The term “principal elevation” is not defined in the Order, but the Government publication Permitted development rights for householders: Technical Guidance contains advice about what the term is understood to mean. This is as follows:-

““Principal elevation” – in most cases the principal elevation will be that part of the house which fronts (directly or at an angle) the main highway serving the house (the main highway will be the one that sets the postcode for the house concerned). It will usually contain the main architectural features such as main bay windows or a porch serving the main entrance to the house. Usually, but not exclusively, the principal elevation will be what is understood to be the front of the house.

There will only be one principal elevation on a house. Where there are two elevations which may have the character of a principal elevation, for example on a corner plot, a view will need to be taken as to which of theseforms the principal elevation.”

Applying this advice to Hillside, it appeared to the Planning Inspector that there are two elevations that may have the character of a principal elevation and a view needed to be taken as to which of these forms the principal elevation. There is only one highway - Nicker Brow - that serves the house, so the postcode is not a relevant consideration, but the house is close to and directly fronts this road. Both elevations in question have architectural features and entrance doors, but members of the public visiting the house must do so by way of Nicker Brow and would in the Inspector's  opinion see the elevation facing the road as being the front of the house. For it to be otherwise, would be to maintain that the front of the house was to be found by leaving the surfaced public highway and making one’s way round the row of houses to the opposite side via an unmade private access way: this does not seem to me to be a plausible proposition.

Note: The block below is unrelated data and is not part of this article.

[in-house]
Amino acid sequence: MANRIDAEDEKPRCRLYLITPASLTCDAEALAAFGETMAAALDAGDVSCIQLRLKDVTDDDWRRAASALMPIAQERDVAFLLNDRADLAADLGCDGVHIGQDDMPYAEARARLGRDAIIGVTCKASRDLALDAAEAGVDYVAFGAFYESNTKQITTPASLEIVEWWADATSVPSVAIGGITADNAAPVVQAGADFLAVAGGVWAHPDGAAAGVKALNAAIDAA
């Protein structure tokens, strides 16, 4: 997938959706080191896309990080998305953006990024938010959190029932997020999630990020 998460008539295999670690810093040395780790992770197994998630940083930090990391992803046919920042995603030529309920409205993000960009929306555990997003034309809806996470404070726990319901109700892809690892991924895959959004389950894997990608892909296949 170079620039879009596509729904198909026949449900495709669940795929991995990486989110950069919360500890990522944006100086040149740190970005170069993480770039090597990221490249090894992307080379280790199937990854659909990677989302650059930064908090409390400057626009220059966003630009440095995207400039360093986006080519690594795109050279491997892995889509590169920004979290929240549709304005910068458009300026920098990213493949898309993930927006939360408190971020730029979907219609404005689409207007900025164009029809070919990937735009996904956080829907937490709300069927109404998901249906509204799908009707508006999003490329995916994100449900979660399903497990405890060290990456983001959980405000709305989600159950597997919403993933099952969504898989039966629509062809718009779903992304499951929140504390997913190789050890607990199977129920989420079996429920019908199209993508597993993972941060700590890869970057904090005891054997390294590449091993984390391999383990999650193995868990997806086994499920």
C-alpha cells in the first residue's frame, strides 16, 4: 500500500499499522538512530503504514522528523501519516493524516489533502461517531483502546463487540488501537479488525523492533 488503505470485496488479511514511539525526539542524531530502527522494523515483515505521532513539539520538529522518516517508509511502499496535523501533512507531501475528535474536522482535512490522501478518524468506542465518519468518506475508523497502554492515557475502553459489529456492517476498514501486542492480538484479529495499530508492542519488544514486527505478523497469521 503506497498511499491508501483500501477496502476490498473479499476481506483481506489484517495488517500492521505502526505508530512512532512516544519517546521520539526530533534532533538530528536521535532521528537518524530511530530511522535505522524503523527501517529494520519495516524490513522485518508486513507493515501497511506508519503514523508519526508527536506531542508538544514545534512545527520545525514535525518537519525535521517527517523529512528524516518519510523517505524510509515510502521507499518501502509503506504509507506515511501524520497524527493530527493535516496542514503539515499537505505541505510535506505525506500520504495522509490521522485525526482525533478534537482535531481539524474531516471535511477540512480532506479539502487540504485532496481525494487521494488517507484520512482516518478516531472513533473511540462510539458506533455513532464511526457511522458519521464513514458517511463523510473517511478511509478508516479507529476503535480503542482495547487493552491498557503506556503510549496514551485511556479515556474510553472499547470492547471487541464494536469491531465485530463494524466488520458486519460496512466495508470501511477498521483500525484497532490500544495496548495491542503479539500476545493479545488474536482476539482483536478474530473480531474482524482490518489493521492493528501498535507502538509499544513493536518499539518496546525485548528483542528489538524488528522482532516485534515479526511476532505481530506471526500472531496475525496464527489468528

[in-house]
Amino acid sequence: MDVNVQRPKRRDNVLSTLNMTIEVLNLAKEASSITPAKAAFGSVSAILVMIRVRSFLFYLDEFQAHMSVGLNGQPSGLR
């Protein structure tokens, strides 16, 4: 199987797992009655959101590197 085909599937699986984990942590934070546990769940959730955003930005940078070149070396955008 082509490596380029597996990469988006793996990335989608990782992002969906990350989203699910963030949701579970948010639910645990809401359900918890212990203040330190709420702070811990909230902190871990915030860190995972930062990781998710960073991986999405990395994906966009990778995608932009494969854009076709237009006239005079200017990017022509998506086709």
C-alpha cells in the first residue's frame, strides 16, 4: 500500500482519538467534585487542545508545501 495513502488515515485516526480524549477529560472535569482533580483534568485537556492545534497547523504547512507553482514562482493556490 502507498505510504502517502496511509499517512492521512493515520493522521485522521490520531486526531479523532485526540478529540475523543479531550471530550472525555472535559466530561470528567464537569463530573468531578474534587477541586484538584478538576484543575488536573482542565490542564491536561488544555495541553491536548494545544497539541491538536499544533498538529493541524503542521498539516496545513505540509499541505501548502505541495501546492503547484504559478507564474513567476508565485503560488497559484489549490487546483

For the above reasons, the Inspector considered on balance that the principal elevation of Hillside is the elevation that faces Nicker Brow. The garage would therefore not be situated on land forward of a wall forming the principal elevation of the house and, since there is no dispute that the remaining limitations of Class E would not be infringed, the operations would be permitted development.

These are photographs of the two elevations with the Nicker Brow elevation indicated as being the principal elevation.


Elevation facing Nicker Brow - Principal Elevation



Elevation to the rear - NOT the Principal Elevation

The appeal decision raises a number of interesting points:

1.  Before lodging an appeal enter into discussions with the Council to ascertain whether the scheme can be amended or whether a similar scheme could be built under permitted development;

2.  Challenge the Council's interpretation of legislation and seek confirmation through a Certificate of Lawfulness;

3.  Don't be afraid to appeal if you feel you have a good case.


Photograph of completed garage (below)